Be diligent to present yourself approved to God, a worker who doesn’t need to be ashamed, correctly teaching the word of truth. 2 Timothy 2:15 (HCSB)
A dear friend of mine recently took a World Religion class. Being a fairly new Christian, this obviously brought up a lot of questions and doubts about her own belief in God. She would feel condemned about questioning her faith, as if she was letting God down by doing so. I disagree. I think God wants us to ask the hard questions. He wants to prove Himself to us.
A classroom setting with the teacher up front and 20-30 students sitting in rows does not invite dialogue. This is a pre-fabricated setting. When the teacher or guest speaker asks all the Christians in the classroom, “If Jesus really was God, how come when He died on the cross did he say, ‘My God, why have you forsaken me?'” There is no one-liner that can be answered in this setting. It does bring up an amazing question that as a Christian, I want to know the answer to. In a class such as this, the tone could very well be negative and condescending; challenging anyone who believes this way to respond; to defend. But unless a person is extremely studied up and knowledgeable, it is in the best interest of all Christians everywhere to keep their mouth shut. Otherwise, it ends up merely “irreverent, empty speech” (2Tim 2:16).
So what are we to do? We accept the challenge. Not necessarily to the questioner, but to God. He wants us to come to Him. In the verse above, the word diligent can be translated as study or exerting oneself. We therefore are to
. . . exert ourselves in study so that we are approved to be God’s representative and not humiliate Christianity with our ignorance; so that we do not need to be ashamed of our beliefs and are able to correctly teach the truth that God has revealed to us.
The ideal situation would be to sit down one-on-one and have a dialogue with each other about the question. Say, “You know, that is a great question and one that I would like to explore further. It would be great if we could do that together.” If the question was valid and not just meant to provoke anger, then the person will be happy to do this.
When questions or challenges to your belief arise, be it in a classroom, something you hear on the radio, a friend from a different religion or in your own reading, do you know how to “exert yourself in study?” Do you have the tools you need? Do you even know where to start? In this age of information, it is tough to sift through and find valid sources for our inquiries. It can be frustrating, time-consuming and leave us with more questions and no answers. So we give up. We either choose to simply accept our beliefs as challenged or be “tossed by the waves and blown around by every wind of teaching.” (Eph 4:14)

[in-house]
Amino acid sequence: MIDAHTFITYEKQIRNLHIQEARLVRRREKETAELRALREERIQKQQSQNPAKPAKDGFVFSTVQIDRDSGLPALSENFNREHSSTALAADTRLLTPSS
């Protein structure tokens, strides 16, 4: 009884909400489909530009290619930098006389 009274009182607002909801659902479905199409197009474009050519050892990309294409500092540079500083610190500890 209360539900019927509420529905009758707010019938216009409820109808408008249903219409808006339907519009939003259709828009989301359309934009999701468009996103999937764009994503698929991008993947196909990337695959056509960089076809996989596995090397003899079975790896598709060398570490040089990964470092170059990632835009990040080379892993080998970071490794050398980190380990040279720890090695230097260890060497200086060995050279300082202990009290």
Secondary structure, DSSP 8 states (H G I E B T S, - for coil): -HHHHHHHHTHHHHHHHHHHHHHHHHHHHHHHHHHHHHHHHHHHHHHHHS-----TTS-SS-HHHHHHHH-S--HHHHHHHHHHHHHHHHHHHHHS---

If you struggle with studying, I strongly encourage you to find a believer who you trust and ask them a question that appears to challenge your belief. Then ask them to help you find the answer. As you are exerting yourselves in study together, find out what study tools they use and trust? How do they approach the question? Where do they start? Ask them to lead you through the process so you will be able to study for yourself in the future.
Here is one method that can be used when studying together:
- You do, I watch.
- You do, I help.
- I do, you help.
- I do, you watch.
For this very reason, make every effort to supplement your faith with goodness, goodness with knowledge, knowledge with self- control, self- control with endurance, endurance with godliness, godliness with brotherly affection, and brotherly affection with love. For if these qualities are yours and are increasing, they will keep you from being useless or unfruitful in the knowledge of our Lord Jesus Christ. 2 Peter 1:5-8